Beer & Dickens London – Day 2

Now the writer cannot believe that his sources of pleasure are altogether peculiar, or that that which has beguiled for him many a weary hour will not prove to many others equally interesting. He proposes, therefore, to go in turn through each of the great books of Dickens, and to dwell for a few moments lovingly on those London sites and streets which in his pages have a home.

Dickens’s London by T. Edgar Pemberton (1876)

As I made my way by train from St. Pancras to Dover Priory on the morning of my Cliffs of Dover Hike, I was still only on the fringes of the awareness that my Dickens London theme was bewitching my imagination. Rather than following in anyone’s footsteps, I had decided to follow my own and then look back later and see how many of them actually overlapped. I had no idea on the train that 170 years ago, Dickens, suffering a bout of work-related stress, left his home at Tavistock House in London for three months in Dover. According to Dickens’ friend and biographer, John Forster, Dickens had the “inability to “grind sparks out of his dull blade,” as he characterized his present labour at Bleak House1.

While in Dover, Dickens sailed across the channel to Boulogne-sur-Mer, France which he discovered was “as quaint, picturesque, good a place as I know”1. So enchanted by Boulogne, Dickens would return the following summer, and there he would finish Bleak House.

The French Dickens-Land

It could be argued then that Dicken’s visit to Dover was indirectly related to the completion of Bleak House. What else but divine intervention could explain that my visit to Dover on this particular trip would culminate in the purchase of a 1911 copy of Bleak House at a small antique book stand outside the Cliffs of Dover Visitor Center for a paltry 2 pounds? Later that evening, back in London, I slipped the book into my backpack as I set out to explore Camden Town. A book, that went from being a gift to someone on Christmas Day 1911 to being valued barely more than junk in the “Free” box at a garage sale to now being my unwitting companion. If books lived fairy tales, this story of redemption has to be right up there.

Camden Town is a suburb north of London, which was a poor suburb back in Dickens day known for its tiny almshouses1 and being “familiar to all travellers who reach London from the North”2 as a travel hub in and out of the city. Dickens and his family moved here in 1823 into a “shabby home”3 on 16 Bayham Street at the beginning of what was a very rough time in Dickens’ life due to his father’s financial struggles.

16 Bayham Street (sketch from A Week’s Tramp in Dickens-Land by William Hughes (1891)

At this time his father’s pecuniary resources became so circumscribed as to compel the observance of the strictest of domestic economy, and prevented him from continuing his son’s education.

The Dickens Country by F. G. Kitton (1905)

The family lived on Bayham Street for only one year, but during this time, Charles “aged from eleven to twelve, first blacked boots, and minded the younger children, and ran messages, and effected the family purchases—which can have been no pleasant task in the then state of the family credit”4. Even worse, the future author had to “become familiar with the inside of a pawnbroker’s shop” and “sold the paternal “library” piecemeal”3 to earn a little extra money for the family. Additionally, there was the matter of his education.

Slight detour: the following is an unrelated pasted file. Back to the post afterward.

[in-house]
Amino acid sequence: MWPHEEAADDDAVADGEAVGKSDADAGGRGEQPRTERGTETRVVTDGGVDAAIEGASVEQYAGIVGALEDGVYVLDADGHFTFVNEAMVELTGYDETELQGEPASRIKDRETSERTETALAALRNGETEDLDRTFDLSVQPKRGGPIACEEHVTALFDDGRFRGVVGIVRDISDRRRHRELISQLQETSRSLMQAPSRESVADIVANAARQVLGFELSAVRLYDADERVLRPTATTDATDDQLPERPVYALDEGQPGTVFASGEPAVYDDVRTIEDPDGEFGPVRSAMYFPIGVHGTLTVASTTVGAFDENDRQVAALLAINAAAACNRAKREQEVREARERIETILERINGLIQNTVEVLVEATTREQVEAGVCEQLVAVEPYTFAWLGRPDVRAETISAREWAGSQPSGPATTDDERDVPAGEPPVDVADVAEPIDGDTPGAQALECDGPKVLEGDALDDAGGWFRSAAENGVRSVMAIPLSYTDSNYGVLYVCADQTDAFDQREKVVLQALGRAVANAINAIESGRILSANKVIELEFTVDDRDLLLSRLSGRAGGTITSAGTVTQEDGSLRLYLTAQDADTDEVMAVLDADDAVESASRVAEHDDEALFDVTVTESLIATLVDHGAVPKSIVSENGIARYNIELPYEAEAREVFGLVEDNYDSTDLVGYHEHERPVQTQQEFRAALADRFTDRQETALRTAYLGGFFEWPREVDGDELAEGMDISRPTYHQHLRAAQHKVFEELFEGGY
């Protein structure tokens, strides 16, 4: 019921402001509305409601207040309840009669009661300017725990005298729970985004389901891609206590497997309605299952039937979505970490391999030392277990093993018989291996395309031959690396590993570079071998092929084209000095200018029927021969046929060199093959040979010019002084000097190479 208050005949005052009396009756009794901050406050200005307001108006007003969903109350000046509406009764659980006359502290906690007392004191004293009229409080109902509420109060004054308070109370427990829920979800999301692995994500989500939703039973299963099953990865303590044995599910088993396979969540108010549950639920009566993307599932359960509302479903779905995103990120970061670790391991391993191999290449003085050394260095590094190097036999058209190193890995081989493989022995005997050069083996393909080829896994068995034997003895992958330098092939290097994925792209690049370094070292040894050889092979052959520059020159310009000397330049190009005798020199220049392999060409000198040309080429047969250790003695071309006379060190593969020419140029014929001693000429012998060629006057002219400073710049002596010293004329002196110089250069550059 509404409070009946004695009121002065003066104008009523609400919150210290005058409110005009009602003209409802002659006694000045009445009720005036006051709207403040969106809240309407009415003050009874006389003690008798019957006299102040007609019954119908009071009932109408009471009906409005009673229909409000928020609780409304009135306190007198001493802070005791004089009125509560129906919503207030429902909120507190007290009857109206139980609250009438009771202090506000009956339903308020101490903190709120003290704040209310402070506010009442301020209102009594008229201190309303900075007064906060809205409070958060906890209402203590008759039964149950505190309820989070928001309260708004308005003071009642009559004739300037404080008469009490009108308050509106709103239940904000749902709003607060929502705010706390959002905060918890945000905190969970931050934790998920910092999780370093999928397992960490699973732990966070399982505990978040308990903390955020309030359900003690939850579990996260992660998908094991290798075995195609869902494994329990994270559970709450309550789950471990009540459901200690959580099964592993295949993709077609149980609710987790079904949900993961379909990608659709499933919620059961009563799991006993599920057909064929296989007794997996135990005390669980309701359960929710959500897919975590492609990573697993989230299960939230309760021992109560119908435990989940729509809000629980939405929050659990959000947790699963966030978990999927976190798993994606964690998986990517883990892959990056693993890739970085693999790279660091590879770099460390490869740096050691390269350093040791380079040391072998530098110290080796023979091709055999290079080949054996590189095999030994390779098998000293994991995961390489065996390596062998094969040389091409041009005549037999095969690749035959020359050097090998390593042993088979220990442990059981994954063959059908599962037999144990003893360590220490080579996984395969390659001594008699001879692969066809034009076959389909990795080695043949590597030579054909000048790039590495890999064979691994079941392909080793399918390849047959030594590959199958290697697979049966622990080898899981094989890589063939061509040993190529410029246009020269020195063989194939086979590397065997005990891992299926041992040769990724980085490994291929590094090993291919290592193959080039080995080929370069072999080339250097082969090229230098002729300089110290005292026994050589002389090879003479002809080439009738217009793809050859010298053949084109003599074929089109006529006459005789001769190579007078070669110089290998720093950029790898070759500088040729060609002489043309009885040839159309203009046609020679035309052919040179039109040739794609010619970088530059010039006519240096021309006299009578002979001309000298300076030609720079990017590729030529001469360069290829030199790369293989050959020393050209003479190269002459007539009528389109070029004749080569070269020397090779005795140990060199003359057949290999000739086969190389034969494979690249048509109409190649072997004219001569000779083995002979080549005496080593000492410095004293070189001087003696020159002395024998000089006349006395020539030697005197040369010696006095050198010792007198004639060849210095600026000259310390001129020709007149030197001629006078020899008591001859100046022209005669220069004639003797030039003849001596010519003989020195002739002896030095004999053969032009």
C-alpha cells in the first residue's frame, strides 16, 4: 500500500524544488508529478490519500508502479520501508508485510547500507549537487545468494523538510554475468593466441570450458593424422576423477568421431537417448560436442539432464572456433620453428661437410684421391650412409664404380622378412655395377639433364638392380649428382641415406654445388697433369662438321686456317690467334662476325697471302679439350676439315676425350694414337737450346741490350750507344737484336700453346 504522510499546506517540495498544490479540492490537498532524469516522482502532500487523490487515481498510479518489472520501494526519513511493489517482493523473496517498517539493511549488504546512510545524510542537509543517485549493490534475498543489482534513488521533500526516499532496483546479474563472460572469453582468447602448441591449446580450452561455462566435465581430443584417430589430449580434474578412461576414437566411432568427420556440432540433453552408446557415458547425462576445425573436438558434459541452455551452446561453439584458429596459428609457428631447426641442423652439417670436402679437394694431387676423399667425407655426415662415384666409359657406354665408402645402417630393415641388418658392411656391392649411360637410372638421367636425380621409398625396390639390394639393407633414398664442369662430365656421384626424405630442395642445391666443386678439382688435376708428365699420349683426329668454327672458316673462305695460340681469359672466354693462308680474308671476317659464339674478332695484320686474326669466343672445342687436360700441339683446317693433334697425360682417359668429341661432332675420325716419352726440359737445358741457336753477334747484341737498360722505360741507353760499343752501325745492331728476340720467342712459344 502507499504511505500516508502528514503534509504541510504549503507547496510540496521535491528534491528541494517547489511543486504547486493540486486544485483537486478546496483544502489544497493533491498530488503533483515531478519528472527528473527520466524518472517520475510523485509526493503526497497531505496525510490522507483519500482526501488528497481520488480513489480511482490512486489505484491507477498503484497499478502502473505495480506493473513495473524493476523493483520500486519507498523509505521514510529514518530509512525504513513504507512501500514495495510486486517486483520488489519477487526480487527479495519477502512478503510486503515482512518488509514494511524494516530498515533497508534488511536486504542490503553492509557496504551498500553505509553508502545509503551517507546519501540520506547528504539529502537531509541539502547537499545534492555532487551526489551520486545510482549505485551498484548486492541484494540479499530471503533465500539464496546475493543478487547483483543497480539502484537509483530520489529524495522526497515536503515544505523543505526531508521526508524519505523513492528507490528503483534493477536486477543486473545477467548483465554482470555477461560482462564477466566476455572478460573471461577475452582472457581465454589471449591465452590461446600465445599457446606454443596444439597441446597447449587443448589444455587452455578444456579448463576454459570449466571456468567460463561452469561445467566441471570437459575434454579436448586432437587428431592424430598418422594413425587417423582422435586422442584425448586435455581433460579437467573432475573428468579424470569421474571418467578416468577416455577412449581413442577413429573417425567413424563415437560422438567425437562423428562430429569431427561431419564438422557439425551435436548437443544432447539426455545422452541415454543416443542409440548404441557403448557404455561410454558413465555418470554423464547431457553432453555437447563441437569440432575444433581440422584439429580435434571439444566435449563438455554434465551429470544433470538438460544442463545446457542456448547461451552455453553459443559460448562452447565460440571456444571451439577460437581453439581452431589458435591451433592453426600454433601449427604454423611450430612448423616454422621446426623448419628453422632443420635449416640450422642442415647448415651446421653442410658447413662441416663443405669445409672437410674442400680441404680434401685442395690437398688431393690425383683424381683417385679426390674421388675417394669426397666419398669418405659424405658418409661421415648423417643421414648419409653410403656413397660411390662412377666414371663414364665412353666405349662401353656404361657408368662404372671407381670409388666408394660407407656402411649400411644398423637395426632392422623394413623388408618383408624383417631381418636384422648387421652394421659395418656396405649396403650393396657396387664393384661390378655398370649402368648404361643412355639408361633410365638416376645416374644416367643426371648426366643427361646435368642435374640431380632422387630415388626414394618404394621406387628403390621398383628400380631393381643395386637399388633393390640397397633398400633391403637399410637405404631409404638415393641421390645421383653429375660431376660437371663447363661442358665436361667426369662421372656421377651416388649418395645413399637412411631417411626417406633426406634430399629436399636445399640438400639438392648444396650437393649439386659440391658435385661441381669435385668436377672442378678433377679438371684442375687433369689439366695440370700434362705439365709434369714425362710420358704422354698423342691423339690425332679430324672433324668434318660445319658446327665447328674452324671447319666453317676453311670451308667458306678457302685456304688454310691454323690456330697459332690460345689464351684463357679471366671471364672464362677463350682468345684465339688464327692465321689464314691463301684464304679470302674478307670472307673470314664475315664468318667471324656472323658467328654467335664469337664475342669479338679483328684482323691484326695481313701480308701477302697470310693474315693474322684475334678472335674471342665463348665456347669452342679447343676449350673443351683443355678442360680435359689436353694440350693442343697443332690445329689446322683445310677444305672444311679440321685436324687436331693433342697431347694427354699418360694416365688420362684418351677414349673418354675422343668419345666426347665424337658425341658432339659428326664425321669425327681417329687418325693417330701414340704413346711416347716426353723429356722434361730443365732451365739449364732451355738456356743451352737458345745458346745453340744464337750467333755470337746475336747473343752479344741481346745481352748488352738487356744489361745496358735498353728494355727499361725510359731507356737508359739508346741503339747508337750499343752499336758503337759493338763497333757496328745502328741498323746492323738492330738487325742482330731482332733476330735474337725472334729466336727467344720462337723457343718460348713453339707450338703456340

The Bayham Street days had sad memories for Dickens, for he had left a kindly schoolmaster at Chatham; and so far no school had been found for him in London

The London of Dickens by Walter Dexter (1923)

“As I thought,” said Dickens on one occasion very bitterly, “in the little back-garret of Bayham Street, of all I had lost in losing Chatham, what would I have given – if I had had anything to give – to have been sent back to any other school, to have been taught something anywhere!”

In Dickens Country by F. G. Kitton (1882)

It was into this dark period of Dicken’s life that I was headed. But at the time, I was actually heading there for another reason. Of the little research that I had done in advance, most of it centered around sites linked to A Christmas Carol. It was the Dicken’s work in which I was most familiar, namely from the various film versions. To my later regret, I relied heavily on this article in timeout.com. It was here that I first see a reference to Dicken’s former address 16 Bayham Street as the inspiration for the home of Ebenezer Scrooge’s loyal clerk, Bob Cratchit. As I wandered up and down Bayham Street looking for #16, I was fearing that my trust in fate over preparation had already shown signs of cracking. Staying the course, I figured a beer would provide the eureka moment so I headed in the direction of the first pub on my list which was at the other end of Bayham St. Several blocks later and only one block left until the pub, a plaque appeared out of the corner of my eye.

Formerly 16 Bayham St. (now 141)
141 Bayham Street (with the black cross)

What the article failed to report was that it was “renumbered 141” and the original house was “demolished in 1910.”5 But one thing the article got right is that the house was already believed to have been the inspiration for Bob Cratchit’s house as far back as 1923.

Bob Cratchit lived in Camden Town, and it is thought probable that Dickens had in his mind his Bayham Street home when he wrote of the Cratchit’s home in the Carol.

The London of Dickens by Walter Dexter (1923)